Canadiens winger Erik Cole figures the extra time needed to unleash a slap shot is not merely counterproductive but potentially dangerous. "When you have somebody bearing down on you, with that big backswing and follow through ... you're leaving yourself vulnerable after a slap shot," Cole says. "You're not going to be in a position to avoid a guy finishing his check. You also won't be in a position to look for a rebound."
• Goalies Buffalo goalie coach Jim Corsi says if you take a 10-year-old with a modest knowledge of the butterfly blocking technique, dress him in modern equipment and position him at the top of the crease, an NHL slap shot from the wing will hit him almost every time. "Years ago a goalie had to have a quick [glove] hand," Corsi says. "Otherwise, the shot breaks his arm. Now...." Glenn Healy, a former goalie who is an analyst for the CBC, says the writing was on the half wall for the slap shot by the late 1980s when lighter pads enabled goalies to zip laterally when they saw a winger winding up. "By the mid-'90s if you were giving up goals like [Gilbert on Lafleur's playoff slapper]," Healy says, "you were out of the league."
In a gently ironic twist, the seeds of the slap shot's demise might have been sown as far back as its golden era, the mid 1970s, when goalies tugged on masks, swaddled themselves in plastic courage and eliminated at least some of the slapper's power of intimidation. And equipment improvements have kept pace with the staggering sophistication of the position. Even if a netminder happens to be a stiff, given the bulk of the well-armored modern goalie, he at least figures to be a big stiff. In 1960--61, when Geoffrion won his second scoring title, the six starting goalies—including Hall of Famers Jacques Plante, Terry Sawchuk, Johnny Bower, Gump Worsley and Hall—averaged a shade under 5'11", 187 pounds. The 30 goalies who played NHL openers this season averaged 6'2" and 202. (Twenty goalies 6'3" or taller are on NHL rosters.) "When I started in the league [in 1996], you could skate down the wing and sometimes see a hole," Iginla says. "Now we go down the wing and don't see anything. Even when we do slap it, it's just hoping. If I'm skating over the blue line, I'd rather carry it into the corner and try to work something out of there. Or maybe try a wrister."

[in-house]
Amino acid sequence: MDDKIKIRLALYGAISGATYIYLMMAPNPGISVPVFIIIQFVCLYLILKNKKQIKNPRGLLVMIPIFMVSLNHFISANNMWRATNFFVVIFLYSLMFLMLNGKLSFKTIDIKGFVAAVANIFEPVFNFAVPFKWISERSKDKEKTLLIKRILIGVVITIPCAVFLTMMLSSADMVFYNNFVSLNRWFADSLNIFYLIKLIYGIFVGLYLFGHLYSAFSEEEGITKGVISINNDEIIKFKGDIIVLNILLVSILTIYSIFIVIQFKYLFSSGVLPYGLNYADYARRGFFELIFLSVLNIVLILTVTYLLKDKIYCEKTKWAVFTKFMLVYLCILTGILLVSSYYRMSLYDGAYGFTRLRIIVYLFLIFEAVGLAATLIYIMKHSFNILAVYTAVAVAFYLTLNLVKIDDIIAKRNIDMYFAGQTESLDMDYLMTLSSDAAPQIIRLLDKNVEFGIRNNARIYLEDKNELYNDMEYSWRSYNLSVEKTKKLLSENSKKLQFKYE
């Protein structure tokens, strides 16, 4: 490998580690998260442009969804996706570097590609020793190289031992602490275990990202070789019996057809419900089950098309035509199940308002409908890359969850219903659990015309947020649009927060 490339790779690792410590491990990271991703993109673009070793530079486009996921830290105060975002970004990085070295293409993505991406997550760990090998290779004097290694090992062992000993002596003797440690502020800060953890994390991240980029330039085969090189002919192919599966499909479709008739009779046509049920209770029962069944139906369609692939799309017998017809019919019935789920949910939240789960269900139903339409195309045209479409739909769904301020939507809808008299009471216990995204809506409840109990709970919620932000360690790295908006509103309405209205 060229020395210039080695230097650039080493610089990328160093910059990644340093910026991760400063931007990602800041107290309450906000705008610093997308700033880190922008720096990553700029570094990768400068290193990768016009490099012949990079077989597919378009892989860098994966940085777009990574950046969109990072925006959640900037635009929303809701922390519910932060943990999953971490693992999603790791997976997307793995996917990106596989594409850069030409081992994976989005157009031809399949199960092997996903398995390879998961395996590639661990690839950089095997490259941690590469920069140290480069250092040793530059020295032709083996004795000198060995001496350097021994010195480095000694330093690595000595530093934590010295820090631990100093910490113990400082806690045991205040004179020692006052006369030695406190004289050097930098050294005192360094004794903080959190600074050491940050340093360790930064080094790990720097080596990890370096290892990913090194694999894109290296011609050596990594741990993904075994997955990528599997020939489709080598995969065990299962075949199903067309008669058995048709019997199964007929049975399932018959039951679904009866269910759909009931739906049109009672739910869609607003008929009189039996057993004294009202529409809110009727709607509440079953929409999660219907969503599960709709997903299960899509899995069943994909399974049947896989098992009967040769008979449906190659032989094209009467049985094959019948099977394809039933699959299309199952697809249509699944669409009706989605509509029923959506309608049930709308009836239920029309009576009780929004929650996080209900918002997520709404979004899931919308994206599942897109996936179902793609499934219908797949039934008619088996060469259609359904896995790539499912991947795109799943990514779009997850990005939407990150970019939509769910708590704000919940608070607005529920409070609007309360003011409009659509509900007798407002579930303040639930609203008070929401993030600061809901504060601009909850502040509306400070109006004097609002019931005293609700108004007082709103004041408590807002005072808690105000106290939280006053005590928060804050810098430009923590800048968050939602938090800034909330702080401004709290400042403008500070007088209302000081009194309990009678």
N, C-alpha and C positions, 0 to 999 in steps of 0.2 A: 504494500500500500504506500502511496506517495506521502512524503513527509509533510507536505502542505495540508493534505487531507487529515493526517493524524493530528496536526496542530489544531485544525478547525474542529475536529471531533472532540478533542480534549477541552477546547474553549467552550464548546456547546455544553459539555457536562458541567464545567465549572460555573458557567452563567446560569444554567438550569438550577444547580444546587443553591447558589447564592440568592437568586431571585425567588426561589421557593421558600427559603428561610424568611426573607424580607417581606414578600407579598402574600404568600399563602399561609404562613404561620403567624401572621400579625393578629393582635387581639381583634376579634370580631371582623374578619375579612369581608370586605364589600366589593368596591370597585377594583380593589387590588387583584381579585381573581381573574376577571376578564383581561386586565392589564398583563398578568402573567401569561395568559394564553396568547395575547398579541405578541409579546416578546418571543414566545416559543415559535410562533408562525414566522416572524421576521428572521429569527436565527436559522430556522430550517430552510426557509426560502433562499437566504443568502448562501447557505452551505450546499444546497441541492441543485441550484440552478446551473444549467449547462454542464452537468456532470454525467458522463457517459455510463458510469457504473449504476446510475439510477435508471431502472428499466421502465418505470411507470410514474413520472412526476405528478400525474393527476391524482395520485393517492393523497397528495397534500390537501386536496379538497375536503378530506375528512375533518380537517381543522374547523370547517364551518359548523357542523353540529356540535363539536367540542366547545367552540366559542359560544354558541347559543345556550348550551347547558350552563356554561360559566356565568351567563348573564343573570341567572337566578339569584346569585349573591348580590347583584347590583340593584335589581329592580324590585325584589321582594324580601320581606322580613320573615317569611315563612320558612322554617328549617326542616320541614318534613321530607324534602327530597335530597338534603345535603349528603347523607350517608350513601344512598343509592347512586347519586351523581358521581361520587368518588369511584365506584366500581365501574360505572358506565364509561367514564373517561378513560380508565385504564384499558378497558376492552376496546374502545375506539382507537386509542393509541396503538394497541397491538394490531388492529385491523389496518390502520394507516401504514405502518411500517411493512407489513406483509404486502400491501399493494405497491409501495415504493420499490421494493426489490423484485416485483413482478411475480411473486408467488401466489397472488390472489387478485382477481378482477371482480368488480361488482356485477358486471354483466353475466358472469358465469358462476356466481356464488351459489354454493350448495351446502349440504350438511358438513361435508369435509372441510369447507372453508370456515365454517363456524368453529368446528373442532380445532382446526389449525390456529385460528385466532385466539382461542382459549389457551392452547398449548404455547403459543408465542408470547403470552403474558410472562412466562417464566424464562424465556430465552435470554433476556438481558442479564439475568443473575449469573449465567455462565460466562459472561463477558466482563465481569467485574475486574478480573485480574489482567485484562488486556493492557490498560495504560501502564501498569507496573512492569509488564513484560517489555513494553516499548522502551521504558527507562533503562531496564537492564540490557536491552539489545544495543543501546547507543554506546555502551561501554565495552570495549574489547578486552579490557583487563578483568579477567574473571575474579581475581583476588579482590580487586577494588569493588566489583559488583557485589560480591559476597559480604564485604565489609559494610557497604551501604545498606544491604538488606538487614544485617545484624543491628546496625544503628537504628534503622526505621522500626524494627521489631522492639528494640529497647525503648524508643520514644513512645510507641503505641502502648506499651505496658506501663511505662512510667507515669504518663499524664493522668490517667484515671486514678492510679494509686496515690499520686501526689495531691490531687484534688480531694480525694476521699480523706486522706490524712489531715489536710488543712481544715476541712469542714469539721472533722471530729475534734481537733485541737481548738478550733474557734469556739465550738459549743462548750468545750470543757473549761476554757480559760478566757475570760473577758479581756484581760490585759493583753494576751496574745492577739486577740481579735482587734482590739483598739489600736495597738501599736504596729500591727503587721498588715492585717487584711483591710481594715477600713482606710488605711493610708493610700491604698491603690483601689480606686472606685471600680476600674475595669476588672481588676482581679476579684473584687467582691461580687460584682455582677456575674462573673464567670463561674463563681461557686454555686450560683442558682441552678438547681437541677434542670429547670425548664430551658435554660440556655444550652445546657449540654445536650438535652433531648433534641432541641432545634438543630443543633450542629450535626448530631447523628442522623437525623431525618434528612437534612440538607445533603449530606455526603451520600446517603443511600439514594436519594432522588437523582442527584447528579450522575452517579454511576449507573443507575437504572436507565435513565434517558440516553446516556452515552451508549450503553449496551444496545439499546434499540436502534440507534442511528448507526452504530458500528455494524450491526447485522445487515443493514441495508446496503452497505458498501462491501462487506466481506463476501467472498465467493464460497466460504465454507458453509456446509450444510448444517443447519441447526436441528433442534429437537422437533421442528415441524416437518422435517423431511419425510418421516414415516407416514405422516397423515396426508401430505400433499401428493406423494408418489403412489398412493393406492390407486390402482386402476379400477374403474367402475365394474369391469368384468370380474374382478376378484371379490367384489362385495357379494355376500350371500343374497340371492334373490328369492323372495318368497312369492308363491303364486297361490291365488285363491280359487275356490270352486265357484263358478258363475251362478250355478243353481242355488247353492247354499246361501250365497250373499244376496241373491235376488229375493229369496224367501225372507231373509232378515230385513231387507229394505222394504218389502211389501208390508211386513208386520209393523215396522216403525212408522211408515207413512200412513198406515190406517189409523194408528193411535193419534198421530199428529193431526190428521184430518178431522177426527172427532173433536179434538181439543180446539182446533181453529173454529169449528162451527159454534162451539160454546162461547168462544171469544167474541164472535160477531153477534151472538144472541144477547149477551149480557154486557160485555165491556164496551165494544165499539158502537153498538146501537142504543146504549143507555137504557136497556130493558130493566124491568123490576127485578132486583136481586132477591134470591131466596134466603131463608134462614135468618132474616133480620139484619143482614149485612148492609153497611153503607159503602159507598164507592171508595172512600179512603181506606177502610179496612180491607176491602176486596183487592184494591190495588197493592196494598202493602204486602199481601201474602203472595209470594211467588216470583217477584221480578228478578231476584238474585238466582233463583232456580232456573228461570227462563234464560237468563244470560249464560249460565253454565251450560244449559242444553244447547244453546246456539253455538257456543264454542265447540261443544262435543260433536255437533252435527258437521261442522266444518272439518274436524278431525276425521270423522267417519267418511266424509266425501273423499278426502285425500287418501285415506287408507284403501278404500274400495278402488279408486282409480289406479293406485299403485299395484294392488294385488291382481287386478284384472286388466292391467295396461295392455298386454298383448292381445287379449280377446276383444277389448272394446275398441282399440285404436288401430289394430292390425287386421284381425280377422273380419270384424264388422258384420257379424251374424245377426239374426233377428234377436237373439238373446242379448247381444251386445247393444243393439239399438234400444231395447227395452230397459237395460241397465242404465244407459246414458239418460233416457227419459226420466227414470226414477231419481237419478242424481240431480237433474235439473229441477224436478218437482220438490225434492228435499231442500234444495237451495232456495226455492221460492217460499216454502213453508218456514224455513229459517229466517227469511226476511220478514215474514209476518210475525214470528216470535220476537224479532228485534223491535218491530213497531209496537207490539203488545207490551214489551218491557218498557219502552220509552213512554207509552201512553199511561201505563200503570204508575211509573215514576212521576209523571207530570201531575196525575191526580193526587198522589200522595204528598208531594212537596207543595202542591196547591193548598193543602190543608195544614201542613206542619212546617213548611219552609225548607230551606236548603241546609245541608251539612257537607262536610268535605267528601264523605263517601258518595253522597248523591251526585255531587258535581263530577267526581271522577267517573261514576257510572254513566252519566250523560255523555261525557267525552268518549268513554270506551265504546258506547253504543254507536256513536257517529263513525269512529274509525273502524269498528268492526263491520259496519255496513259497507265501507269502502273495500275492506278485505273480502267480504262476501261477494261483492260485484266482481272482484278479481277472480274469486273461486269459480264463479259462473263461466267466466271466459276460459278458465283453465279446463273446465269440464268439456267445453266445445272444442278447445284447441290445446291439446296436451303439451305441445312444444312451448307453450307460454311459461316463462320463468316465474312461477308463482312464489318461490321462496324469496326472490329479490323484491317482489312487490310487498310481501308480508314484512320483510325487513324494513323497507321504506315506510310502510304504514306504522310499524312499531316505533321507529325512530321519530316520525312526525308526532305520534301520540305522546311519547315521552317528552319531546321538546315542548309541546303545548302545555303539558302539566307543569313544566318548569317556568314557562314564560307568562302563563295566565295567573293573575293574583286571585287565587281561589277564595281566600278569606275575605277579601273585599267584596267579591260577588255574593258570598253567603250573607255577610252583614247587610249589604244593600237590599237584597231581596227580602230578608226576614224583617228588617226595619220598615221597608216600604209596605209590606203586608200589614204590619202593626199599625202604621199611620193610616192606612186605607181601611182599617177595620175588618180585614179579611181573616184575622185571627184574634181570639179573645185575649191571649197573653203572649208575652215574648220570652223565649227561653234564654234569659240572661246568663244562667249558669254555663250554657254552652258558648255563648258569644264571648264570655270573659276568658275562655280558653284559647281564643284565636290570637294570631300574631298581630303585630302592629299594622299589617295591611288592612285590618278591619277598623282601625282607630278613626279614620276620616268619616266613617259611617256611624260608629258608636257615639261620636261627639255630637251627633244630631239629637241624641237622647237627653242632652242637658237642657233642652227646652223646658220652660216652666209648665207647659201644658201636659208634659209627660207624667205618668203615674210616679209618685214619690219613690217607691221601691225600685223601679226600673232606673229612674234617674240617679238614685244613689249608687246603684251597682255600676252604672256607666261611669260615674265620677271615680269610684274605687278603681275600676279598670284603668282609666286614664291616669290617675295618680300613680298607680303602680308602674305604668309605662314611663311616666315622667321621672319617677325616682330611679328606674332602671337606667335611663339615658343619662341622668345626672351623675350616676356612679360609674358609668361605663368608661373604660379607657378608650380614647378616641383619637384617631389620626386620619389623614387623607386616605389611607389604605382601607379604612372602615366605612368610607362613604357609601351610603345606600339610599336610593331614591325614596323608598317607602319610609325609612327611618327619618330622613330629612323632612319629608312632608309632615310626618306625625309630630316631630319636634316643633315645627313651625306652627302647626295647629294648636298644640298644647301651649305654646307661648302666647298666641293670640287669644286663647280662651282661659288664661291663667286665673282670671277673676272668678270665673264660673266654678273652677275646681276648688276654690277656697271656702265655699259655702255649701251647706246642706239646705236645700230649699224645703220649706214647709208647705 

• The stick In theory, the new generation of composite sticks should have made the slap shot an even more menacing weapon. In practice, the sticks have further eroded the slapper because they have made the snap shot and the wrister significantly more effective than they were with the old, less flexible sticks. The generally low kick points of the new sticks—the point where the shaft flexes when pressure is applied—"now [let you] load up the graphite without slapping the puck," says Wilson, the Leafs' coach. "A little bit of torque in the stick, the puck takes off." And up. With butterfly goalies covering the bottom two thirds of the four-by-six-foot net, an easy-to-lift wrister is more reliable than a wild slapper. The slap shot is like a cadenza in a concerto: basically, showing off. "With our coaches [a slap shot] probably is discouraged because you're not shooting to score and it doesn't create the proper rebound [near the face-off dots]," Sabres general manager Darcy Regier says. "You're just not as precise with the slap shot."
The Geoffrion family replaced their old backyard fence in suburban Nashville several years ago, but they kept a slat Boom Boom had perforated in honor of the patriarch, who died in 2006. An even newer fence went up three months ago, but this time, Blake Geoffrion sheepishly admits, the wooden testament to the power of man's transcendent imagination, and choler, was discarded. The grandson has no idea where the sainted slat is now but figures it might be lying on some scrap heap.
Not unlike the slap shot itself, if you think about it—still serviceable, but shopworn, and no longer required.